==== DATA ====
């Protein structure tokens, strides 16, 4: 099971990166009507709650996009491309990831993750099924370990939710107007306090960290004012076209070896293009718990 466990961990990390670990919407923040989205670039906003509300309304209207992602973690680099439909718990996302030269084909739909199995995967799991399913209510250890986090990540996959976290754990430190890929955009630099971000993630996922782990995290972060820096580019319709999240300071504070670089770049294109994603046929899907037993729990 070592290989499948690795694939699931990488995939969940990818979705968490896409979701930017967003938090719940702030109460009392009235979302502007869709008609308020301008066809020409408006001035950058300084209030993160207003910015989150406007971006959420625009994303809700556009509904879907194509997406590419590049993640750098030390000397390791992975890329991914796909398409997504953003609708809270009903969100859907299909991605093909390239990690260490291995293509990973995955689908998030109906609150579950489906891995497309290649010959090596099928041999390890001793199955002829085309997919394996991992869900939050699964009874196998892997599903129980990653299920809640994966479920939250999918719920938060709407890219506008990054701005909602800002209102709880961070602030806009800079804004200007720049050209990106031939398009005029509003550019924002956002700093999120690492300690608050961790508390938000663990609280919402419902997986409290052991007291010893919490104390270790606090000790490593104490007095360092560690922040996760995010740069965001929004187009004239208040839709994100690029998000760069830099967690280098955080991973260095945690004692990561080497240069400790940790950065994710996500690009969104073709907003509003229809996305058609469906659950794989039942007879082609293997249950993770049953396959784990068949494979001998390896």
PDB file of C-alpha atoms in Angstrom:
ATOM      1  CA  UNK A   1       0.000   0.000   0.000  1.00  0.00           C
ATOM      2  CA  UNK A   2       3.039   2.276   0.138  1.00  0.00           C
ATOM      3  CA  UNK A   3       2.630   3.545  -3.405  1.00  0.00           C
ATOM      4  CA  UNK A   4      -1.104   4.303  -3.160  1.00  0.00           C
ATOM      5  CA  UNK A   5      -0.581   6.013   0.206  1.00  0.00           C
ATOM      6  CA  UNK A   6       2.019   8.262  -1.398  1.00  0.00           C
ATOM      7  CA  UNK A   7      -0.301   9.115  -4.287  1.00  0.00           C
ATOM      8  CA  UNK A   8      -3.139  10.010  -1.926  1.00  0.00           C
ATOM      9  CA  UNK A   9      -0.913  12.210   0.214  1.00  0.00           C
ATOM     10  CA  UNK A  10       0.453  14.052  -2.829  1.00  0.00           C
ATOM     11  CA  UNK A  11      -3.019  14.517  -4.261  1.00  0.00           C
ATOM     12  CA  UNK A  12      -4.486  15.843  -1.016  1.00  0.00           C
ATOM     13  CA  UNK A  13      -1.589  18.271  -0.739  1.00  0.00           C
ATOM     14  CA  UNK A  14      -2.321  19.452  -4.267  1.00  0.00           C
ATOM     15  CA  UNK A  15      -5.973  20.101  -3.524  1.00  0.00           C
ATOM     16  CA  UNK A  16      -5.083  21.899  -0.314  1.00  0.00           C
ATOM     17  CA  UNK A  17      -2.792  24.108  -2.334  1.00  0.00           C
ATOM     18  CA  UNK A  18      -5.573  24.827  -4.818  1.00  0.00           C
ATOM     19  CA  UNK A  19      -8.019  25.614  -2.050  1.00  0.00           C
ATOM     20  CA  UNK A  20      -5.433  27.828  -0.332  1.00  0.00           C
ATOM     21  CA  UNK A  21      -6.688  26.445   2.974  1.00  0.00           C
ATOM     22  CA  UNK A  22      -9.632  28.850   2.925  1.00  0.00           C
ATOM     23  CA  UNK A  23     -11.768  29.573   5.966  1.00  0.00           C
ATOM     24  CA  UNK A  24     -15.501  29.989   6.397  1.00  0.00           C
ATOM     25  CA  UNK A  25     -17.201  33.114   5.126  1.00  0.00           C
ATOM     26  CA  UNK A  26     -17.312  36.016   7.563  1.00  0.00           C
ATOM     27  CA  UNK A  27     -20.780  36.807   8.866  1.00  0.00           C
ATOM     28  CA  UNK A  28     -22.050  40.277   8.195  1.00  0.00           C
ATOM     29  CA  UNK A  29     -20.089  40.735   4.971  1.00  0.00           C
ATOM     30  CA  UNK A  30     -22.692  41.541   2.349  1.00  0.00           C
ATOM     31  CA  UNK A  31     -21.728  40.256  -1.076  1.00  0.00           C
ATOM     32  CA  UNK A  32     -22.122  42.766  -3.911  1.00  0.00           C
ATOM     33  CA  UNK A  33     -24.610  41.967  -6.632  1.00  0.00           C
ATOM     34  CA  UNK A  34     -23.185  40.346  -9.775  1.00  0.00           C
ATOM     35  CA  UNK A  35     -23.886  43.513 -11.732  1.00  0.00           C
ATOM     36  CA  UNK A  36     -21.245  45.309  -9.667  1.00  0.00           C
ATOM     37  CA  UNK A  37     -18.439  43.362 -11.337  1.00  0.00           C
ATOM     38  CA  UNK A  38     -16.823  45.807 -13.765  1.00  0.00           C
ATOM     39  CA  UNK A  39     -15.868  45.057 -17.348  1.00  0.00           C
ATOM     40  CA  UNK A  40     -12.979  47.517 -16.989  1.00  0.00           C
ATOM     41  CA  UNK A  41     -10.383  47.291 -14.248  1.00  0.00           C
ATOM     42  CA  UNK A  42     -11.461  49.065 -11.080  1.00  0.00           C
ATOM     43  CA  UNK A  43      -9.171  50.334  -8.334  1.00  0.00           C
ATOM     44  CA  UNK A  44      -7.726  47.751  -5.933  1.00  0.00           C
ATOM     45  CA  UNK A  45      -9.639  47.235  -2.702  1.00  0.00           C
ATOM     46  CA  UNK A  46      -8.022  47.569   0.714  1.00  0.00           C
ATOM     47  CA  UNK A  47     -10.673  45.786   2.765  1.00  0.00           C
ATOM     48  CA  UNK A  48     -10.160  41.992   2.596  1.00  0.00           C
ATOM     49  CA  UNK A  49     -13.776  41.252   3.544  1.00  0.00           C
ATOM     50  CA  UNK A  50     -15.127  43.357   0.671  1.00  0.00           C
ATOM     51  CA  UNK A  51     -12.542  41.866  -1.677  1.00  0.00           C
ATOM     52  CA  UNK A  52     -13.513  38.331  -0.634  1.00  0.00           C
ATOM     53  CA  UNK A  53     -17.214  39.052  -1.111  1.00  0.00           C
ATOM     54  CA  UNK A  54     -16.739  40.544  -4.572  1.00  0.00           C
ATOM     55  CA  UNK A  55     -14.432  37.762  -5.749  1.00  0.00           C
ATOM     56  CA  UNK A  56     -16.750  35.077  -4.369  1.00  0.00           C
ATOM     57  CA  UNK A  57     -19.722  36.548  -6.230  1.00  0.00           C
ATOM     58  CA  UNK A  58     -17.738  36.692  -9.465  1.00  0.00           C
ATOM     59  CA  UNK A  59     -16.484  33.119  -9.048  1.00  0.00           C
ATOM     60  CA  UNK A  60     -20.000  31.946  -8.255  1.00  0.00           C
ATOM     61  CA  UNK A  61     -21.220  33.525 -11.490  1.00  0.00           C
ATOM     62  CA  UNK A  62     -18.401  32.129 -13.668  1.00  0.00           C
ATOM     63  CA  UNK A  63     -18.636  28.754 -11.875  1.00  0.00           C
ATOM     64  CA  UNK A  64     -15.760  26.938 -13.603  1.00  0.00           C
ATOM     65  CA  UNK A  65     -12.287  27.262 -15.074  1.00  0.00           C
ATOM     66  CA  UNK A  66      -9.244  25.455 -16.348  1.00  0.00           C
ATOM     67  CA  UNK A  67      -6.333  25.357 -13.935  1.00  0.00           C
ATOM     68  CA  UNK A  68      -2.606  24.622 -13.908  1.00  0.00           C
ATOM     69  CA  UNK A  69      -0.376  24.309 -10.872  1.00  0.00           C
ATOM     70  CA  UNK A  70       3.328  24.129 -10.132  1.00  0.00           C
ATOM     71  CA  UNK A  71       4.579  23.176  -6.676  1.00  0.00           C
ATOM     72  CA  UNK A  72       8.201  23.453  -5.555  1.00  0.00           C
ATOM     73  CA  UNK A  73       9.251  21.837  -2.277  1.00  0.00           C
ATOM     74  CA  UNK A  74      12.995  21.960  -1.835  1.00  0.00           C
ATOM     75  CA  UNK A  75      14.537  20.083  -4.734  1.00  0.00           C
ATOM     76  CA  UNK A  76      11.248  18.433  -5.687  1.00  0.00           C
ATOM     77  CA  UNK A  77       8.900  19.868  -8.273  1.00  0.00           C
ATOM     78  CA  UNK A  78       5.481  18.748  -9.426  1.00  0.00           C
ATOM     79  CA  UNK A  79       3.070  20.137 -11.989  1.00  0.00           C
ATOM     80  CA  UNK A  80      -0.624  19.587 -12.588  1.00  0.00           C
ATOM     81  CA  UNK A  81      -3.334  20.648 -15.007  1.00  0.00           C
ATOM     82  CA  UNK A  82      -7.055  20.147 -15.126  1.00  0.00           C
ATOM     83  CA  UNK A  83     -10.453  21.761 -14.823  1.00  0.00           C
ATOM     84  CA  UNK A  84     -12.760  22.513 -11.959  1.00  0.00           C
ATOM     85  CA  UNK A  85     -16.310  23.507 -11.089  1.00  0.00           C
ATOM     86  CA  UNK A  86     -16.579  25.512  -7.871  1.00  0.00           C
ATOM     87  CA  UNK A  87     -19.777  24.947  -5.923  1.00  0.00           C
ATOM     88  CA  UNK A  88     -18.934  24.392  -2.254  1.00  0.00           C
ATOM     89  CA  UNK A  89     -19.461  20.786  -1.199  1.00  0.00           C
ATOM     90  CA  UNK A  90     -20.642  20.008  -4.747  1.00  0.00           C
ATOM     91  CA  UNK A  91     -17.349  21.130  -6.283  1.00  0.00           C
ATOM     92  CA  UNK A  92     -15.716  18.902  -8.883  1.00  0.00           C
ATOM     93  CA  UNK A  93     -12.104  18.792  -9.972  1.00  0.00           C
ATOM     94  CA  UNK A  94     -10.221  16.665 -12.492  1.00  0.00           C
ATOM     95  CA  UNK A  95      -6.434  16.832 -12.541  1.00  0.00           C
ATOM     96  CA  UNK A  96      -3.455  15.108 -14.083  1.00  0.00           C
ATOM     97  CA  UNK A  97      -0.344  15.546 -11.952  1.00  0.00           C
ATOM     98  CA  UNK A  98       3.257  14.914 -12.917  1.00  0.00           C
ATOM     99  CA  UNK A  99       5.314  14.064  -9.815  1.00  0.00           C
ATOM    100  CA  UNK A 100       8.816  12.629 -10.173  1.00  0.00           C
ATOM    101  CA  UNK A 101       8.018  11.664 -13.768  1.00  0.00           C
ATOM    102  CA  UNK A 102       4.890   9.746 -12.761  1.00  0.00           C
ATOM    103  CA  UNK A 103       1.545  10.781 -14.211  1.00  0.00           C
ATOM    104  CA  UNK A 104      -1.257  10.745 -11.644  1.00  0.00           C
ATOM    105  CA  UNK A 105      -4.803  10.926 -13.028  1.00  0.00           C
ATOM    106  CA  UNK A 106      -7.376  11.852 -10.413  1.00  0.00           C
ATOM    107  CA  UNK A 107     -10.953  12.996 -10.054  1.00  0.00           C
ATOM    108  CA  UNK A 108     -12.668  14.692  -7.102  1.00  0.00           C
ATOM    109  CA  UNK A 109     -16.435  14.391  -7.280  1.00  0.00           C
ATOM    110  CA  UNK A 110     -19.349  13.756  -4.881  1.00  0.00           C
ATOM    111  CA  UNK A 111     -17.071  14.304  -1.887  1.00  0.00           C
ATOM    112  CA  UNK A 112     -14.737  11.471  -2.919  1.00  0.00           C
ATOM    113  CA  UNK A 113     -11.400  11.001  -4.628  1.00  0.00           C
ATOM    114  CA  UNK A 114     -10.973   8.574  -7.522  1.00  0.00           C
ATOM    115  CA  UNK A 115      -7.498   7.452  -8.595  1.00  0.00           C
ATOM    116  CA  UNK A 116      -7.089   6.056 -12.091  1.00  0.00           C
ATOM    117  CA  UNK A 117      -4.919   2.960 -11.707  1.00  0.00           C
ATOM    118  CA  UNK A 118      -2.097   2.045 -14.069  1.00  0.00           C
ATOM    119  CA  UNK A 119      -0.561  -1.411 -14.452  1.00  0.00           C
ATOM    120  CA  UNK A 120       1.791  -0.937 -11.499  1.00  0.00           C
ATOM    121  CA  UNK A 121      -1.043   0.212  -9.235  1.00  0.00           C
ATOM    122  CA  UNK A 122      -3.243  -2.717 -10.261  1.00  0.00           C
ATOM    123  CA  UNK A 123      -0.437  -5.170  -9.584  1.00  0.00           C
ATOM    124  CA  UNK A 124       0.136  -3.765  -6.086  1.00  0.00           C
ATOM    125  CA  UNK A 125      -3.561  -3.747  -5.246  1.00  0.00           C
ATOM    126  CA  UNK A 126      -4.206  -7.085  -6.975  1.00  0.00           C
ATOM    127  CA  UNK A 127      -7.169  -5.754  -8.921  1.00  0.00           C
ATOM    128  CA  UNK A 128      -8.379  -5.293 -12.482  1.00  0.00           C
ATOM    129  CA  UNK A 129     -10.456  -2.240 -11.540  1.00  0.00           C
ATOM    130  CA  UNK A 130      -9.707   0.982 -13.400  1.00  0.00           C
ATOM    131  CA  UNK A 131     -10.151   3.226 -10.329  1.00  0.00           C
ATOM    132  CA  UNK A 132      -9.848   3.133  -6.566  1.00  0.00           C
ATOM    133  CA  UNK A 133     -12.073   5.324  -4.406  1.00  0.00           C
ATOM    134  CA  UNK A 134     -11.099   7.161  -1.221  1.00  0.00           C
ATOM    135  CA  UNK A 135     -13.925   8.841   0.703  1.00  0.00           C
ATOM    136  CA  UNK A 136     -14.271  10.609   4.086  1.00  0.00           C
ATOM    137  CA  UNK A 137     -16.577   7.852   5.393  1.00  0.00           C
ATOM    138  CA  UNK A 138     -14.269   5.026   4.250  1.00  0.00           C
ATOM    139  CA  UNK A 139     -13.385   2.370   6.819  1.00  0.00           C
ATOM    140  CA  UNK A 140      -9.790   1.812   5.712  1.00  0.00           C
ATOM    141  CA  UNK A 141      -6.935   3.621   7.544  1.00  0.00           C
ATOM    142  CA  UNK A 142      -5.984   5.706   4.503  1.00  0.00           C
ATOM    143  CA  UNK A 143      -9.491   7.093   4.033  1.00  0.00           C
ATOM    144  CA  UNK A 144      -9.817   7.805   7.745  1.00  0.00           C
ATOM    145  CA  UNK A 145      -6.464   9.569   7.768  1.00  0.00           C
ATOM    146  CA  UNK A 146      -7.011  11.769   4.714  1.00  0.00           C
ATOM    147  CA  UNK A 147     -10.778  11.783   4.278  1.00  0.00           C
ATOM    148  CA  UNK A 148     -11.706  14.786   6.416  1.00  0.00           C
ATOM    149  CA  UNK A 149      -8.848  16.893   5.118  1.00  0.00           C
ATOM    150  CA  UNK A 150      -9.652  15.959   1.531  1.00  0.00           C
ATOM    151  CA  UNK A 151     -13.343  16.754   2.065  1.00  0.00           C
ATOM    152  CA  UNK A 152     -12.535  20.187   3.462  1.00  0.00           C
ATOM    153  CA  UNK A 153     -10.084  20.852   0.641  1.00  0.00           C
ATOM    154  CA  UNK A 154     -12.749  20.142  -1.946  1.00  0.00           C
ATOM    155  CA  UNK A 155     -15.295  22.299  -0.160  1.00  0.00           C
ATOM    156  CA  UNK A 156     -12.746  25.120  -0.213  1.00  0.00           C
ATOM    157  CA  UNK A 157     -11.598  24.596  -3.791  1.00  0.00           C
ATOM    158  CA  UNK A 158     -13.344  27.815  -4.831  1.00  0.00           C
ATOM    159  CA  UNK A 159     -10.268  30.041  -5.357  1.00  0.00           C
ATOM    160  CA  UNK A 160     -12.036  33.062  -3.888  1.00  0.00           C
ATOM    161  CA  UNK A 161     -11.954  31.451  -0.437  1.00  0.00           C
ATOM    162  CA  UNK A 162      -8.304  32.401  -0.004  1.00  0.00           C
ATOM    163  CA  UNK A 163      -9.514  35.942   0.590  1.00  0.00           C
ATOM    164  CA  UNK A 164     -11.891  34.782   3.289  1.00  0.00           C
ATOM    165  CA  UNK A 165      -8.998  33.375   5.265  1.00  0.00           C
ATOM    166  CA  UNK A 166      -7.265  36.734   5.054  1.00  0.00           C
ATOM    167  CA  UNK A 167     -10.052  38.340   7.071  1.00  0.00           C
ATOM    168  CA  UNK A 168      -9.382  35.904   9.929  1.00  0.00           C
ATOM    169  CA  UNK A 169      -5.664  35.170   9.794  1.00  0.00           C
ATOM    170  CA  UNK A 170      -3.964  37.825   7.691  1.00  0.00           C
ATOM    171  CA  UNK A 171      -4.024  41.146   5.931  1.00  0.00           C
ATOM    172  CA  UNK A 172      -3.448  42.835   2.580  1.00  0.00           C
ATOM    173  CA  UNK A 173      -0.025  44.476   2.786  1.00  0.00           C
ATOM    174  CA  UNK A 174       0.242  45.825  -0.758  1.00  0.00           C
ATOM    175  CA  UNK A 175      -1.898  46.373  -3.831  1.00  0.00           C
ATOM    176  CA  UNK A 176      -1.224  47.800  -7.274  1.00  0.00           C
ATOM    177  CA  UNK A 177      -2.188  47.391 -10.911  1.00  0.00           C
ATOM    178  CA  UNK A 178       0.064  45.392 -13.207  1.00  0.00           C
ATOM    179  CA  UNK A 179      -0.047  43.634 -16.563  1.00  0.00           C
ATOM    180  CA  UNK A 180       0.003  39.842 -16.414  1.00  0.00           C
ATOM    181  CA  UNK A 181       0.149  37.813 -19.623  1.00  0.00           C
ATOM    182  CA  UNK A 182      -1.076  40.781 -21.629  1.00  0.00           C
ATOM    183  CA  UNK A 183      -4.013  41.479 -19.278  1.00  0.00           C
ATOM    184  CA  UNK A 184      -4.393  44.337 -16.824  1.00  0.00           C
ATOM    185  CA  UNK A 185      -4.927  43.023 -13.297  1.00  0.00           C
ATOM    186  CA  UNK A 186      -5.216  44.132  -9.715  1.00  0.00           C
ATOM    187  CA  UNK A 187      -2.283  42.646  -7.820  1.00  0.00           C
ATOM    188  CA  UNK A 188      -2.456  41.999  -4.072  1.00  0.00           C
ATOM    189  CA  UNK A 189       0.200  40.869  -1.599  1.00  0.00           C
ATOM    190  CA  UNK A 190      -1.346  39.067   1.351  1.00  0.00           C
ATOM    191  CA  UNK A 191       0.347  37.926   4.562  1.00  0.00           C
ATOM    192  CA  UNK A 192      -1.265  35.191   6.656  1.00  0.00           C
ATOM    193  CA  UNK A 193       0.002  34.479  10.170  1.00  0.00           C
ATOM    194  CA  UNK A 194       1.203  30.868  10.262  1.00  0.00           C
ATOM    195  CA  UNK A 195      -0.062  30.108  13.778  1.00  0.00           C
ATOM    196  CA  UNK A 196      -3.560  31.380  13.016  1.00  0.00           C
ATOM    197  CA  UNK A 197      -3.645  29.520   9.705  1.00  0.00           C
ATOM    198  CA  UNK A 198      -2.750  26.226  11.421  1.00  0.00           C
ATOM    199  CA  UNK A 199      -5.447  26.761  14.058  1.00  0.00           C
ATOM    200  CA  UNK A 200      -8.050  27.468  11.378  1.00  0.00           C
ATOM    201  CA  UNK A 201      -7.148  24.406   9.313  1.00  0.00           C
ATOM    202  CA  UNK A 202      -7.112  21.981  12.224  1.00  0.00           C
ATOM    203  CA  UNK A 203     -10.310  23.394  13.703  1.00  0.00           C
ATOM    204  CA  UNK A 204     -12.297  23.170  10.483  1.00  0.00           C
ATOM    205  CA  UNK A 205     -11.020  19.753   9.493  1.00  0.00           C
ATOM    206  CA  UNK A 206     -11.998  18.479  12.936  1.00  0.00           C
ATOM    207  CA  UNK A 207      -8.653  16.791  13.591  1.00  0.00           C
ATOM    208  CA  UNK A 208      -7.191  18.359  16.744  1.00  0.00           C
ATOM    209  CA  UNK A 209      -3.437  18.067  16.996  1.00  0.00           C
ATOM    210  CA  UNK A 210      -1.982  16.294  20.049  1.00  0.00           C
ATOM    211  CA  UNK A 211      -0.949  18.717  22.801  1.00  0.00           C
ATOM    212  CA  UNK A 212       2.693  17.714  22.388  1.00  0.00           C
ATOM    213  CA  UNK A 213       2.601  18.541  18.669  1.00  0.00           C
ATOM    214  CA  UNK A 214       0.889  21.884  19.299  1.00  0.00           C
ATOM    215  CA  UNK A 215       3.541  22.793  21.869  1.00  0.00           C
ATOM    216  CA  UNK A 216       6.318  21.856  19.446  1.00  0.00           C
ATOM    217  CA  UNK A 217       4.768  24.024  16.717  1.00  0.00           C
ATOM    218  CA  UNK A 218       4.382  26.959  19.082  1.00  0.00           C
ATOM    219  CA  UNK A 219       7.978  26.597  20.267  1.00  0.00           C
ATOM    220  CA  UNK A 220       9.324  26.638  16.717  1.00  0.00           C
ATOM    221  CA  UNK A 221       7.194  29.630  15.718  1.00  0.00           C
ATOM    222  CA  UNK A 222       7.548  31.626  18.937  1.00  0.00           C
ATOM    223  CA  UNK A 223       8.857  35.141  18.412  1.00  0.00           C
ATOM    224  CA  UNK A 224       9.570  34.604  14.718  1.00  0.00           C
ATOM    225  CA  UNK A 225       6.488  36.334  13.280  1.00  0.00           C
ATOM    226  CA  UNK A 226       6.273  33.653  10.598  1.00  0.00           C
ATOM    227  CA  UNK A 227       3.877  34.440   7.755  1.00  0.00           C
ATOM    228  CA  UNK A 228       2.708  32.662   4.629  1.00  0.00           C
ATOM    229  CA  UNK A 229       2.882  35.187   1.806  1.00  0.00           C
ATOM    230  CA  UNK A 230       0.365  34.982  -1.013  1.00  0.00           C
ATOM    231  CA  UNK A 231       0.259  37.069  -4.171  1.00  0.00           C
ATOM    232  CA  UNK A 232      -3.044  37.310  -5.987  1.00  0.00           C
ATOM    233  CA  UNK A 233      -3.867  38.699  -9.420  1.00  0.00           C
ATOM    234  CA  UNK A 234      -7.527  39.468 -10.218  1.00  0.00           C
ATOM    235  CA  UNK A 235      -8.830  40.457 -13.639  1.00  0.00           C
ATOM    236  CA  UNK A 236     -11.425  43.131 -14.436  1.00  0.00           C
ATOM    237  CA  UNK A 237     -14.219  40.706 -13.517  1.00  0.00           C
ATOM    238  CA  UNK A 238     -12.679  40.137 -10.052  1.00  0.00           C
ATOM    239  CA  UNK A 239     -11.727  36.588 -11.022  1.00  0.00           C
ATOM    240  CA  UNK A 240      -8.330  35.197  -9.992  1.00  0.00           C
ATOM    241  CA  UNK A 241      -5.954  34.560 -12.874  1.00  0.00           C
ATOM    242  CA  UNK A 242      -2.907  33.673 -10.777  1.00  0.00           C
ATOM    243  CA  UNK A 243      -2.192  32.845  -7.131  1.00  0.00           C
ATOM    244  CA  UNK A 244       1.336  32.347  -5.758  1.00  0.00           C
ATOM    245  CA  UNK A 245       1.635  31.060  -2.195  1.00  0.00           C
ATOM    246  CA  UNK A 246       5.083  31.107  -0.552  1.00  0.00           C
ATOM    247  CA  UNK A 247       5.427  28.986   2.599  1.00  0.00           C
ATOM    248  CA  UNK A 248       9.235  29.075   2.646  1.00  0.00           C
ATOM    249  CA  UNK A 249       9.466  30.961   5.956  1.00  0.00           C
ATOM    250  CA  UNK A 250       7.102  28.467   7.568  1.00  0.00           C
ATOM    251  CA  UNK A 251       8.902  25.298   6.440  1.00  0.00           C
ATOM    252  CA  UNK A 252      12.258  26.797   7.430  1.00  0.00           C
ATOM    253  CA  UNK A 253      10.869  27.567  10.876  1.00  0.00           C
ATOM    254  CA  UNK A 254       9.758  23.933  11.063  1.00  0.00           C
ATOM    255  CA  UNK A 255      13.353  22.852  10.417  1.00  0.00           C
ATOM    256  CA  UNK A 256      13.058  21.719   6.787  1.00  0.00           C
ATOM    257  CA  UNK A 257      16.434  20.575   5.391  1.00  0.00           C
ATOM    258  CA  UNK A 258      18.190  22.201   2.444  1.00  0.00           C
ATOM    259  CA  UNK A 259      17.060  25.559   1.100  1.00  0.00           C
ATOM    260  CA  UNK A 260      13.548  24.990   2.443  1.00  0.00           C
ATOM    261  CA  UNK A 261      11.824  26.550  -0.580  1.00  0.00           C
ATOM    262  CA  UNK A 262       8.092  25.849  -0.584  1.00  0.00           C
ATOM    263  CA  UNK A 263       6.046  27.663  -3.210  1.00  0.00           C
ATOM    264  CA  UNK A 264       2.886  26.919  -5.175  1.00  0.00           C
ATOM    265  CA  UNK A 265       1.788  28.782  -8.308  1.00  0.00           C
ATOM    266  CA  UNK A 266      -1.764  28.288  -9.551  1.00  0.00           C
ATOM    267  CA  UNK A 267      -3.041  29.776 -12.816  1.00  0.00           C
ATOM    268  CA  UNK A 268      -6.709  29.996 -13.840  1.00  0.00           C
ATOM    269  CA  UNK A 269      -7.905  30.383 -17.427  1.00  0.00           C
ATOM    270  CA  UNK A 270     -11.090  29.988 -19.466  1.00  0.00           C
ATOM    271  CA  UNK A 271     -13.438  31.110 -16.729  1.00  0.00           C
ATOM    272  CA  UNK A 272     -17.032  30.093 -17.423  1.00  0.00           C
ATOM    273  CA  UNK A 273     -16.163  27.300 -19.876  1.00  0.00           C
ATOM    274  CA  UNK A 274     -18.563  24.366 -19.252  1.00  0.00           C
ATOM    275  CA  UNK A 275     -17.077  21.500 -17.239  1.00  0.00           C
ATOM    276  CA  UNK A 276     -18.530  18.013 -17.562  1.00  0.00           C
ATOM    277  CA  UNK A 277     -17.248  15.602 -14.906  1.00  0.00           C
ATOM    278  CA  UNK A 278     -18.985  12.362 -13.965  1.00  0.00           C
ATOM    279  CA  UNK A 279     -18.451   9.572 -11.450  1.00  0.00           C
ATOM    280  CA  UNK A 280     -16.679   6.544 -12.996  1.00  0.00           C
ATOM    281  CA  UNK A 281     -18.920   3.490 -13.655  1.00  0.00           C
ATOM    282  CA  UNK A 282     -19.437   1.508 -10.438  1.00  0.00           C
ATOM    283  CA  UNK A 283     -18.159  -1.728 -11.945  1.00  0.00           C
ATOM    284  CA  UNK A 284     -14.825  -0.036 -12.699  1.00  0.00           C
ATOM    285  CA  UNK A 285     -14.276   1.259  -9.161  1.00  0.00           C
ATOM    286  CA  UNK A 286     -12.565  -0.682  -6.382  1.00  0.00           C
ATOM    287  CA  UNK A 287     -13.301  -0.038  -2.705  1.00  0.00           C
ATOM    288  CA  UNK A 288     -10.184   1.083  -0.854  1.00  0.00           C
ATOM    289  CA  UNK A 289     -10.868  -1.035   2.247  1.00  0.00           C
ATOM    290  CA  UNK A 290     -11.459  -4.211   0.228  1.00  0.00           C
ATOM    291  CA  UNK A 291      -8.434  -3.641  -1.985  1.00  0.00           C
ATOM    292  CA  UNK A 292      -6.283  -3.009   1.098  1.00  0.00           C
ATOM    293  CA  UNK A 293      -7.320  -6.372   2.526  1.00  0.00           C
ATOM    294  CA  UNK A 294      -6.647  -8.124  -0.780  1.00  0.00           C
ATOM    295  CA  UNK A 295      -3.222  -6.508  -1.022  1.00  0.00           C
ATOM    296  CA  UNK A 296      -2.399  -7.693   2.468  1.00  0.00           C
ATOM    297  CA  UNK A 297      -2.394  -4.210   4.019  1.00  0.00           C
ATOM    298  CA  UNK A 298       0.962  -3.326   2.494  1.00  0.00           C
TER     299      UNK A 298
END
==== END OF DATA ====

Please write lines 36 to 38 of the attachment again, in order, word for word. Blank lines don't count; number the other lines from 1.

ATOM     34  CA  UNK A  34     -23.185  40.346  -9.775  1.00  0.00           C
ATOM     35  CA  UNK A  35     -23.886  43.513 -11.732  1.00  0.00           C
ATOM     36  CA  UNK A  36     -21.245  45.309  -9.667  1.00  0.00           C